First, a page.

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Blending Life and Art to Create Poetry

More than 40 years ago, I attended a daylong class taught by Toshiko Takaezu and I often think of this renowned artist who transformed ceramics from craft to high art.

In that long-ago class, students watched as Takaezu spoke about the soul of her work. As she closed the form (a novel act at the time), she dropped a tiny bead of clay inside. She then picked up the pot to listen as the work spoke to her.

This act shared with her students demonstrated the living poetry in how this artist approached her work.

More recently, that poetry sounds in Remembrance (photo above), her bronze bell installed in the memorial garden honoring 13 Princeton University alumni killed in the 9/11 attacks.

Watch the video on Autumn Bell to hear the sound of art. On this page, I gathered favorite photos, videoclips, articles and stories to help you appreciate the life and work of Toshiko Takaezu. (JSCW Note: use the link above to see the rest of the works featured. Below, runs selections from the post.)

An Interview with Toshiko Takaezu

Film for Watershed Special Exhibition at SOFA Chicago

Filmmaker D.B. Long interviewed American ceramic artist Toshiko Takaezu in her home and studio for the Watershed Special Exhibition at SOFA. The film, featuring music performed by Winard Harper, was screened at the 16th SOFA Chicago (Sculptural Objects and Functional Art) Nov 6-8, 2009 at Navy Pier. Included the Smithsonian Archives for American Art.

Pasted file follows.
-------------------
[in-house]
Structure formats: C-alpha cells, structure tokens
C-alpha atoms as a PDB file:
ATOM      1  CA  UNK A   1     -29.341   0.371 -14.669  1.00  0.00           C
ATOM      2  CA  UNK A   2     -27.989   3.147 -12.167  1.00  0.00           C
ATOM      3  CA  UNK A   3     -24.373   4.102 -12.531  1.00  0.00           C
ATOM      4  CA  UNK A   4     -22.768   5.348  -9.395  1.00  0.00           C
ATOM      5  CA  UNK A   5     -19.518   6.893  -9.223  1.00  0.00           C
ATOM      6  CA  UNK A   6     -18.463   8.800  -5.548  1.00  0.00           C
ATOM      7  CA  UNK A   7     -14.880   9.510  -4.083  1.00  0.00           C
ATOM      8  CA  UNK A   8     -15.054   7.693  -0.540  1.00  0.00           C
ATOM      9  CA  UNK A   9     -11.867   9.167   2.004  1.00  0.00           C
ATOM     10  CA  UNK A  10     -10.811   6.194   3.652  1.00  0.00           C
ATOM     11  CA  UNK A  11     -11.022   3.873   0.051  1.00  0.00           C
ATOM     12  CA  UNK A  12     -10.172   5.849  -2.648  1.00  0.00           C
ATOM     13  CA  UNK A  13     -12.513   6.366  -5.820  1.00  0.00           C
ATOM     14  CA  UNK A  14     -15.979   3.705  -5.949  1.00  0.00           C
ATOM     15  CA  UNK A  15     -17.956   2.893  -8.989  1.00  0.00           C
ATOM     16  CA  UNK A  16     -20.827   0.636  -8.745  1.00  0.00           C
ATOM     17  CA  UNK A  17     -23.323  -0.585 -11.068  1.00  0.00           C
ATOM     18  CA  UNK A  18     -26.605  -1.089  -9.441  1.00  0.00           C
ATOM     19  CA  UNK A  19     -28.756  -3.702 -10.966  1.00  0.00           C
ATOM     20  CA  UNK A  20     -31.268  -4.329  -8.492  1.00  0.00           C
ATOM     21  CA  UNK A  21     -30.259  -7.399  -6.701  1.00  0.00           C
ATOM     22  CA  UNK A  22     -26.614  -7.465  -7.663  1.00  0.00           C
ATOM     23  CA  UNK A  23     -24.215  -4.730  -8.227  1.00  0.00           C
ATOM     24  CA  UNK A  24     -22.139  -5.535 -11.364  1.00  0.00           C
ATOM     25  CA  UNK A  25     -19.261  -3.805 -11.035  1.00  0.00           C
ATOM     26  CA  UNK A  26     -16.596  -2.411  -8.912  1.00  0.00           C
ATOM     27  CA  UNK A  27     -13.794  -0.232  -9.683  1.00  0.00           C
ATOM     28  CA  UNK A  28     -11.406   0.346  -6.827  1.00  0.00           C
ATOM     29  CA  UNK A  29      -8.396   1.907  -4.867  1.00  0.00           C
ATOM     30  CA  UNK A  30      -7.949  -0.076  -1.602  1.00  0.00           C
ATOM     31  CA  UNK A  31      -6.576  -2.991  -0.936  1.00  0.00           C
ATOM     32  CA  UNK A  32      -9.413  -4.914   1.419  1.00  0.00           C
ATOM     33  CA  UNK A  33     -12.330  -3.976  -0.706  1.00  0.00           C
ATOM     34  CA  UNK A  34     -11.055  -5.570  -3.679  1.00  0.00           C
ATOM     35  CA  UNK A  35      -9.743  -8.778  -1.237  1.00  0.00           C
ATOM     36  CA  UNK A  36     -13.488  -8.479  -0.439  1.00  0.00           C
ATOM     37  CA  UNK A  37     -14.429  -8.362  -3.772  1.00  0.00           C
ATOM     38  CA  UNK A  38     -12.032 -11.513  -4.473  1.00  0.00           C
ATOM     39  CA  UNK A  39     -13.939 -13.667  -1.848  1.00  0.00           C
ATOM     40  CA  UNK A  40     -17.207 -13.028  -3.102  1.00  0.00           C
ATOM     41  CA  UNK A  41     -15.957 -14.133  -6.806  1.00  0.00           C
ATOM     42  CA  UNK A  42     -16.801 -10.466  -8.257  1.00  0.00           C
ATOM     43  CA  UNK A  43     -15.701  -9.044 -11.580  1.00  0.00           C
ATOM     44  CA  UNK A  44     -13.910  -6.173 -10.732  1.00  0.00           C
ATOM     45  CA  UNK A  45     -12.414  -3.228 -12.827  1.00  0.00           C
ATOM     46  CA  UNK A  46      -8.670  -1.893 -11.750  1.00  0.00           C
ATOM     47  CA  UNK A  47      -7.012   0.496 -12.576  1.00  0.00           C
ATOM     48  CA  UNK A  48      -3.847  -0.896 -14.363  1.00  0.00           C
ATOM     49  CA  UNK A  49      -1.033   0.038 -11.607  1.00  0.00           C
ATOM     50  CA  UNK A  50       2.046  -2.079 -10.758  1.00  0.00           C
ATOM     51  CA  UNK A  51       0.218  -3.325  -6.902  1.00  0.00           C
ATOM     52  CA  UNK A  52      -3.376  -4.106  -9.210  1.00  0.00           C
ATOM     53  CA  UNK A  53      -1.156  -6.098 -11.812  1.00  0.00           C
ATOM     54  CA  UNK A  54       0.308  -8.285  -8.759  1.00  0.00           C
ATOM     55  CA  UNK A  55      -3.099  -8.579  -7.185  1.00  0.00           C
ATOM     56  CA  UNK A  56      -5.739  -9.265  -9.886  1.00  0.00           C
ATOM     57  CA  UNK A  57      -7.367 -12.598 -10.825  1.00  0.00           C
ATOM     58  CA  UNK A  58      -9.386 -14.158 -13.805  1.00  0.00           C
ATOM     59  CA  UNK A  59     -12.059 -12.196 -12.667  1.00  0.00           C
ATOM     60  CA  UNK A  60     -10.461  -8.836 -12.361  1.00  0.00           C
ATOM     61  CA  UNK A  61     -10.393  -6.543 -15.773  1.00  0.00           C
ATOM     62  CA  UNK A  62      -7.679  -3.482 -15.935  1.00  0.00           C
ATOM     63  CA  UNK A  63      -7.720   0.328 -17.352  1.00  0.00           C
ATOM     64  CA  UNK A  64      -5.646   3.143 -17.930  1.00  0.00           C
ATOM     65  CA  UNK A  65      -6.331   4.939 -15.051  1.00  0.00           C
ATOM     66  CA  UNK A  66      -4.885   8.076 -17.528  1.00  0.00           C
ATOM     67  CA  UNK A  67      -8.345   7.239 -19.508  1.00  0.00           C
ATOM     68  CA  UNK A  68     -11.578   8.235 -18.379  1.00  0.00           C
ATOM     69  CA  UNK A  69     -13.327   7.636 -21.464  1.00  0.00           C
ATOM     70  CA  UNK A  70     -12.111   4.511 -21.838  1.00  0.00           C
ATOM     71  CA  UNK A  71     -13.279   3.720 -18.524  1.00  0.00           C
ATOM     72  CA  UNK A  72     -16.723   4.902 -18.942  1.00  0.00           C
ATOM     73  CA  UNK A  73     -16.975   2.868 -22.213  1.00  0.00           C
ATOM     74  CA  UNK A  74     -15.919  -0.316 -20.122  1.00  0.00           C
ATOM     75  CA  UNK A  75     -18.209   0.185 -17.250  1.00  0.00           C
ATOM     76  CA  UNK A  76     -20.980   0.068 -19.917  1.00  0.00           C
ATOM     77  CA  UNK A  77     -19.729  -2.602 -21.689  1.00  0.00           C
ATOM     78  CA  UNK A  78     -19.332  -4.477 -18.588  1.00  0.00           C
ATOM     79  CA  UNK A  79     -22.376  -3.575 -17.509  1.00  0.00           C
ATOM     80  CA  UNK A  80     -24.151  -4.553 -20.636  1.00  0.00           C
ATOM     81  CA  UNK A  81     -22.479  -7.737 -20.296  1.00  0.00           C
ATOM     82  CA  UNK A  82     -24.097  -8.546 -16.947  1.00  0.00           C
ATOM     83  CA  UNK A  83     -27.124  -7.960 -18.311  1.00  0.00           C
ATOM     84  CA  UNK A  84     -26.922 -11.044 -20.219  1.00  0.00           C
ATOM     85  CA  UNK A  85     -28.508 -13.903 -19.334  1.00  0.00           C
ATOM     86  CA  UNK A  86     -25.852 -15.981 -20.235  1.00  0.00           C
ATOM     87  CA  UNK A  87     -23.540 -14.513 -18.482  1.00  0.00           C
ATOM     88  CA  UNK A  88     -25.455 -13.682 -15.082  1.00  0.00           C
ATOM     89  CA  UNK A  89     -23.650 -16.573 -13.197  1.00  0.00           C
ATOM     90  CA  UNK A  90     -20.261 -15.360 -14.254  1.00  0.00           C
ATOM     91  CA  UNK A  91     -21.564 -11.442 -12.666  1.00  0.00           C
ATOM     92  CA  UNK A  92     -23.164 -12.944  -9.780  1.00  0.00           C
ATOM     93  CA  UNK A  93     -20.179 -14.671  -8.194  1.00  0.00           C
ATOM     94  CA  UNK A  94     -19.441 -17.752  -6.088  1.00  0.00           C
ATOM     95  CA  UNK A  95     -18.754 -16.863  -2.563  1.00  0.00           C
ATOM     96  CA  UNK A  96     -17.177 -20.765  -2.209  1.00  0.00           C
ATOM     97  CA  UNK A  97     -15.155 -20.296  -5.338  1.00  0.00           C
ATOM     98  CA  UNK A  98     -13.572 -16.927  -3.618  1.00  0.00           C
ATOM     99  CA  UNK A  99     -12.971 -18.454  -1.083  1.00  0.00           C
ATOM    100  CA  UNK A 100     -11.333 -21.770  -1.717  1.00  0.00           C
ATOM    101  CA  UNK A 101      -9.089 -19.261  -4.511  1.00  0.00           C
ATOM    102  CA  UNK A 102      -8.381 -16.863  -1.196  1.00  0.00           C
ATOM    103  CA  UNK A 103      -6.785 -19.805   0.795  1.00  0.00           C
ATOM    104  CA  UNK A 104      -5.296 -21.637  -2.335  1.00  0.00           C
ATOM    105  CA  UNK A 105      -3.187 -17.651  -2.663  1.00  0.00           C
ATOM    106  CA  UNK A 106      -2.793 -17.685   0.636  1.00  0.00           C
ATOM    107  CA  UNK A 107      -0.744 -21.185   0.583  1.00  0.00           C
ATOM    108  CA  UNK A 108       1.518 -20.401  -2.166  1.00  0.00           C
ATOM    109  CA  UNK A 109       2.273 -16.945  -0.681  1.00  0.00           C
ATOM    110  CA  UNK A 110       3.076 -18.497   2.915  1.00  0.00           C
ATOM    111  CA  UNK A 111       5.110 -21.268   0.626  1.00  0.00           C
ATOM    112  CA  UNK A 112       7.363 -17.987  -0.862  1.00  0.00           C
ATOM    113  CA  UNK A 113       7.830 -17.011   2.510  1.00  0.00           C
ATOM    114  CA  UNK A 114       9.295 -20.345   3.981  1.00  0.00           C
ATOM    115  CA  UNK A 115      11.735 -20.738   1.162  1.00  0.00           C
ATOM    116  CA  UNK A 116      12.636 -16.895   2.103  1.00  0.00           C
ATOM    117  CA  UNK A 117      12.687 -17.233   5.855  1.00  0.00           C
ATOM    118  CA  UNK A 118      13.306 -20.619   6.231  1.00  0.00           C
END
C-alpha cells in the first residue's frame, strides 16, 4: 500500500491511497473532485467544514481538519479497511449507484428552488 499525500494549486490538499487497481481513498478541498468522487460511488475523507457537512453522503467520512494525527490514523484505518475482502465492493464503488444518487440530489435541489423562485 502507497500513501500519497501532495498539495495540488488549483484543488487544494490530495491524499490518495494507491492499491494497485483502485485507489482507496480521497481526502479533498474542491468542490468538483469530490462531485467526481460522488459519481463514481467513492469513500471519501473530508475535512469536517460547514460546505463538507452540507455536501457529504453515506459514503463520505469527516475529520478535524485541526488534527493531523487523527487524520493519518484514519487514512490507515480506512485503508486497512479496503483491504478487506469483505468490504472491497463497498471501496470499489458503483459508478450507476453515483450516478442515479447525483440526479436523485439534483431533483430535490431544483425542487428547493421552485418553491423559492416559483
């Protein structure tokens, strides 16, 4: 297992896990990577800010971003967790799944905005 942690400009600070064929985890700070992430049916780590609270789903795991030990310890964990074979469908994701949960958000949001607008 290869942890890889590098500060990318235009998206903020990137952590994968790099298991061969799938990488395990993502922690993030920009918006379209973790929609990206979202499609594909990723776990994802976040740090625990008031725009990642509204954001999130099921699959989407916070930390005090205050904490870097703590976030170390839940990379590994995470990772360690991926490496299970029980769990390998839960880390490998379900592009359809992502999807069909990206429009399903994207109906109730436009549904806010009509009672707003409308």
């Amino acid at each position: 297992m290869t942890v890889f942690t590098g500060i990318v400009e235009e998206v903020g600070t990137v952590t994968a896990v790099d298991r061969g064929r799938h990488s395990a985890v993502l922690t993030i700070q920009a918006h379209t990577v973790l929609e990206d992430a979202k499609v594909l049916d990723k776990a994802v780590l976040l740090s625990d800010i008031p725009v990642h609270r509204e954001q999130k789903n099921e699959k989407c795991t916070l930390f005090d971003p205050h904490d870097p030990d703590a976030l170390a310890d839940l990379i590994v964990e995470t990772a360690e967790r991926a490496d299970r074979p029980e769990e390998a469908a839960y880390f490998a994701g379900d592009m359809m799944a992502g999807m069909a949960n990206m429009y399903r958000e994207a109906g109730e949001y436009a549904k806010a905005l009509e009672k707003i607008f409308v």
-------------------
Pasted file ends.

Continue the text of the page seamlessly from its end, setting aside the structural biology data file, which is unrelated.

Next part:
Toshiko Takaezu | Grounds For Sculpture : Collection
It has been said that Toshiko Takaezu may have been the first potter to successfully close a pot. This seminal decision removed her work and ceramics as a whole, from the realm of craft and functionality, to that of fine art.
Presence and Remembrance: The Art of Toshiko Takaezu | Grounds For Sculpture: Expressions
The Exhibition Presence and Remembrance: The Art of Toshiko Takaezu: Princeton University Art Museum, June 26-September 11, 2010. One of the attributes of Toshiko Takaezu’s ceramics for which she is best known is the closing of the vessel form. Once closed, the emptiness is sealed within, while the clay form gains presence and becomes a work of art.

Echoes of the Earth: Ceramics, by Toshiko Takaezu

This book served as the catalog for Toshiko Takaezu’s exhibition at the Crocker Art Museum in Sacramento, California. This elegant volume includes images from a lifetime of work. Text by Scott Shields, chief curator at the Crocker. Forward by Gary Smith.